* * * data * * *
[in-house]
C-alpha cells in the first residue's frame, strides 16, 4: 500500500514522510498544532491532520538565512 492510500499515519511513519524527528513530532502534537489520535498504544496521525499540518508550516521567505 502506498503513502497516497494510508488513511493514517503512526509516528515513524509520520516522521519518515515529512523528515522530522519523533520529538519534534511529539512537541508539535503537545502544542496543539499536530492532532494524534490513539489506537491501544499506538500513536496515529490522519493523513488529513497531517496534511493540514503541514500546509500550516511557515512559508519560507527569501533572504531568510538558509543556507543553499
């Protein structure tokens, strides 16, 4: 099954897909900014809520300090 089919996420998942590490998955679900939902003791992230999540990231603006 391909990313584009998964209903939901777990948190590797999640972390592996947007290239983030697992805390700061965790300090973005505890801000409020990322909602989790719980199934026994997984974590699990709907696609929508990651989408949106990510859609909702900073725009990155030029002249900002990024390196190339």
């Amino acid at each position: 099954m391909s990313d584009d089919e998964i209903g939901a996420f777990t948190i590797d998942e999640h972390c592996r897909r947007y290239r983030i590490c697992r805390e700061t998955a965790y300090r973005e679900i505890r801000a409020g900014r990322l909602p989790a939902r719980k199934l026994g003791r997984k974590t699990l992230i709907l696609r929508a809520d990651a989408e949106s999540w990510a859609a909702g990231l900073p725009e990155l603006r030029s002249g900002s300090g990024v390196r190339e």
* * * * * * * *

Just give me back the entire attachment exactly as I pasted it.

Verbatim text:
[in-house]
C-alpha cells in the first residue's frame, strides 16, 4: 500500500514522510498544532491532520538565512 492510500499515519511513519524527528513530532502534537489520535498504544496521525499540518508550516521567505 502506498503513502497516497494510508488513511493514517503512526509516528515513524509520520516522521519518515515529512523528515522530522519523533520529538519534534511529539512537541508539535503537545502544542496543539499536530492532532494524534490513539489506537491501544499506538500513536496515529490522519493523513488529513497531517496534511493540514503541514500546509500550516511557515512559508519560507527569501533572504531568510538558509543556507543553499
């Protein structure tokens, strides 16, 4: 099954897909900014809520300090 089919996420998942590490998955679900939902003791992230999540990231603006 391909990313584009998964209903939901777990948190590797999640972390592996947007290239983030697992805390700061965790300090973005505890801000409020990322909602989790719980199934026994997984974590699990709907696609929508990651989408949106990510859609909702900073725009990155030029002249900002990024390196190339």
């Amino acid at each position: 099954m391909s990313d584009d089919e998964i209903g939901a996420f777990t948190i590797d998942e999640h972390c592996r897909r947007y290239r983030i590490c697992r805390e700061t998955a965790y300090r973005e679900i505890r801000a409020g900014r990322l909602p989790a939902r719980k199934l026994g003791r997984k974590t699990l992230i709907l696609r929508a809520d990651a989408e949106s999540w990510a859609a909702g990231l900073p725009e990155l603006r030029s002249g900002s300090g990024v390196r190339e």